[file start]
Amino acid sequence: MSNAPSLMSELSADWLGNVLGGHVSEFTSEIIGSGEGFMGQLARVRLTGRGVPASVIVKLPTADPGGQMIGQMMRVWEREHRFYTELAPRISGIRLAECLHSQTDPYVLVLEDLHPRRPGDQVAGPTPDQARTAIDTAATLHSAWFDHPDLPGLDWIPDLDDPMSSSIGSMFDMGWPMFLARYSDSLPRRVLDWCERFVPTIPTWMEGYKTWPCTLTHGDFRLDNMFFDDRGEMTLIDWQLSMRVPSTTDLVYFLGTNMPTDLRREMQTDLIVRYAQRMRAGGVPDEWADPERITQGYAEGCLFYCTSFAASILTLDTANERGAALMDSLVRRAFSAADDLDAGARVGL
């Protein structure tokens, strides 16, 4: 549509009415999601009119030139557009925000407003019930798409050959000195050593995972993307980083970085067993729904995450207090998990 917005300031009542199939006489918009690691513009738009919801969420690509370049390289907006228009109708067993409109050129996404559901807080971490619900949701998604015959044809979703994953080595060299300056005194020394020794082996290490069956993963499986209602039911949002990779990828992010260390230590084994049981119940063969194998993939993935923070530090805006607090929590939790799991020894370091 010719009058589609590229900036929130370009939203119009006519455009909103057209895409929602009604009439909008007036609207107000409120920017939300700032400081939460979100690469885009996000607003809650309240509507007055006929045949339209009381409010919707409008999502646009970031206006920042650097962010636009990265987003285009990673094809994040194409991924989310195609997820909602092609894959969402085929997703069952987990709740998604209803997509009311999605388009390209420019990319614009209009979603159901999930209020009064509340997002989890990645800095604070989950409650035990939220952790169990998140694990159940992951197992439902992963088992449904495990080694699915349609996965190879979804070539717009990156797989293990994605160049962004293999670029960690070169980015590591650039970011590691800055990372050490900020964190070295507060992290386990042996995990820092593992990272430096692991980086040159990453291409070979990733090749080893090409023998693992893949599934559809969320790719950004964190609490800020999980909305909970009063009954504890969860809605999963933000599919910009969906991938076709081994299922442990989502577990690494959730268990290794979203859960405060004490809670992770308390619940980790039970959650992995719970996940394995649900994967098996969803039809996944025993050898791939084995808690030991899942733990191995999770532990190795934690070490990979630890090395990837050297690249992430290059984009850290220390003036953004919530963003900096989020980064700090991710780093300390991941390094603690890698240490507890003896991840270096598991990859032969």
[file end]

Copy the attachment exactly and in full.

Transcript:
Amino acid sequence: MSNAPSLMSELSADWLGNVLGGHVSEFTSEIIGSGEGFMGQLARVRLTGRGVPASVIVKLPTADPGGQMIGQMMRVWEREHRFYTELAPRISGIRLAECLHSQTDPYVLVLEDLHPRRPGDQVAGPTPDQARTAIDTAATLHSAWFDHPDLPGLDWIPDLDDPMSSSIGSMFDMGWPMFLARYSDSLPRRVLDWCERFVPTIPTWMEGYKTWPCTLTHGDFRLDNMFFDDRGEMTLIDWQLSMRVPSTTDLVYFLGTNMPTDLRREMQTDLIVRYAQRMRAGGVPDEWADPERITQGYAEGCLFYCTSFAASILTLDTANERGAALMDSLVRRAFSAADDLDAGARVGL
């Protein structure tokens, strides 16, 4: 549509009415999601009119030139557009925000407003019930798409050959000195050593995972993307980083970085067993729904995450207090998990 917005300031009542199939006489918009690691513009738009919801969420690509370049390289907006228009109708067993409109050129996404559901807080971490619900949701998604015959044809979703994953080595060299300056005194020394020794082996290490069956993963499986209602039911949002990779990828992010260390230590084994049981119940063969194998993939993935923070530090805006607090929590939790799991020894370091 010719009058589609590229900036929130370009939203119009006519455009909103057209895409929602009604009439909008007036609207107000409120920017939300700032400081939460979100690469885009996000607003809650309240509507007055006929045949339209009381409010919707409008999502646009970031206006920042650097962010636009990265987003285009990673094809994040194409991924989310195609997820909602092609894959969402085929997703069952987990709740998604209803997509009311999605388009390209420019990319614009209009979603159901999930209020009064509340997002989890990645800095604070989950409650035990939220952790169990998140694990159940992951197992439902992963088992449904495990080694699915349609996965190879979804070539717009990156797989293990994605160049962004293999670029960690070169980015590591650039970011590691800055990372050490900020964190070295507060992290386990042996995990820092593992990272430096692991980086040159990453291409070979990733090749080893090409023998693992893949599934559809969320790719950004964190609490800020999980909305909970009063009954504890969860809605999963933000599919910009969906991938076709081994299922442990989502577990690494959730268990290794979203859960405060004490809670992770308390619940980790039970959650992995719970996940394995649900994967098996969803039809996944025993050898791939084995808690030991899942733990191995999770532990190795934690070490990979630890090395990837050297690249992430290059984009850290220390003036953004919530963003900096989020980064700090991710780093300390991941390094603690890698240490507890003896991840270096598991990859032969």